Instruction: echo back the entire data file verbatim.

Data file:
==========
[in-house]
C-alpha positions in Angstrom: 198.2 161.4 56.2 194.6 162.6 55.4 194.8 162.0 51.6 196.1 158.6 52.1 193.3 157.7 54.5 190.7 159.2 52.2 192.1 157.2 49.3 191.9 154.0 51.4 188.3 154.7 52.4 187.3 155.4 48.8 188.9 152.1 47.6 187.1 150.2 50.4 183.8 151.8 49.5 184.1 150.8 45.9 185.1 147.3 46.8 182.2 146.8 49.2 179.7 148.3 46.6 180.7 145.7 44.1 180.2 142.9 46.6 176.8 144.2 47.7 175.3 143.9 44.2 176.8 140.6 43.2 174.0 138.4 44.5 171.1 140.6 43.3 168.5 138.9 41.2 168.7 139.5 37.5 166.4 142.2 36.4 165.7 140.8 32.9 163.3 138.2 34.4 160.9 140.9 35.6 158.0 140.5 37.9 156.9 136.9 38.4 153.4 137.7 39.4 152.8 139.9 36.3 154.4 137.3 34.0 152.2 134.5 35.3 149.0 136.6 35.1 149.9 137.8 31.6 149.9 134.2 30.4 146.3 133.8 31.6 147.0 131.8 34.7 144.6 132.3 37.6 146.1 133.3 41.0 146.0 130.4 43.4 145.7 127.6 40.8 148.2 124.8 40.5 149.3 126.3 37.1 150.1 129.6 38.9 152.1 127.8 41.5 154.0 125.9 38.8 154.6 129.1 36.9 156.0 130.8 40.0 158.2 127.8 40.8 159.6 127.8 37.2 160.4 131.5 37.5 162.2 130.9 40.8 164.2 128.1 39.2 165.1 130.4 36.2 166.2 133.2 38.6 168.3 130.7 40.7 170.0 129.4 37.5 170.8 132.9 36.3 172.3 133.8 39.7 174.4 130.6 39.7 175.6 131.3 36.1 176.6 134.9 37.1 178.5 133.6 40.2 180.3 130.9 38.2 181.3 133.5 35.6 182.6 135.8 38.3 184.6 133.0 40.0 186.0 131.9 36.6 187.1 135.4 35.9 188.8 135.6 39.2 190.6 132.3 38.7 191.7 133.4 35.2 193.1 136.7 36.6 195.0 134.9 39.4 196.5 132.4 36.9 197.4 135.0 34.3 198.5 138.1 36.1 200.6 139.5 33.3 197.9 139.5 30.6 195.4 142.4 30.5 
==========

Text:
[in-house]
C-alpha positions in Angstrom: 198.2 161.4 56.2 194.6 162.6 55.4 194.8 162.0 51.6 196.1 158.6 52.1 193.3 157.7 54.5 190.7 159.2 52.2 192.1 157.2 49.3 191.9 154.0 51.4 188.3 154.7 52.4 187.3 155.4 48.8 188.9 152.1 47.6 187.1 150.2 50.4 183.8 151.8 49.5 184.1 150.8 45.9 185.1 147.3 46.8 182.2 146.8 49.2 179.7 148.3 46.6 180.7 145.7 44.1 180.2 142.9 46.6 176.8 144.2 47.7 175.3 143.9 44.2 176.8 140.6 43.2 174.0 138.4 44.5 171.1 140.6 43.3 168.5 138.9 41.2 168.7 139.5 37.5 166.4 142.2 36.4 165.7 140.8 32.9 163.3 138.2 34.4 160.9 140.9 35.6 158.0 140.5 37.9 156.9 136.9 38.4 153.4 137.7 39.4 152.8 139.9 36.3 154.4 137.3 34.0 152.2 134.5 35.3 149.0 136.6 35.1 149.9 137.8 31.6 149.9 134.2 30.4 146.3 133.8 31.6 147.0 131.8 34.7 144.6 132.3 37.6 146.1 133.3 41.0 146.0 130.4 43.4 145.7 127.6 40.8 148.2 124.8 40.5 149.3 126.3 37.1 150.1 129.6 38.9 152.1 127.8 41.5 154.0 125.9 38.8 154.6 129.1 36.9 156.0 130.8 40.0 158.2 127.8 40.8 159.6 127.8 37.2 160.4 131.5 37.5 162.2 130.9 40.8 164.2 128.1 39.2 165.1 130.4 36.2 166.2 133.2 38.6 168.3 130.7 40.7 170.0 129.4 37.5 170.8 132.9 36.3 172.3 133.8 39.7 174.4 130.6 39.7 175.6 131.3 36.1 176.6 134.9 37.1 178.5 133.6 40.2 180.3 130.9 38.2 181.3 133.5 35.6 182.6 135.8 38.3 184.6 133.0 40.0 186.0 131.9 36.6 187.1 135.4 35.9 188.8 135.6 39.2 190.6 132.3 38.7 191.7 133.4 35.2 193.1 136.7 36.6 195.0 134.9 39.4 196.5 132.4 36.9 197.4 135.0 34.3 198.5 138.1 36.1 200.6 139.5 33.3 197.9 139.5 30.6 195.4 142.4 30.5 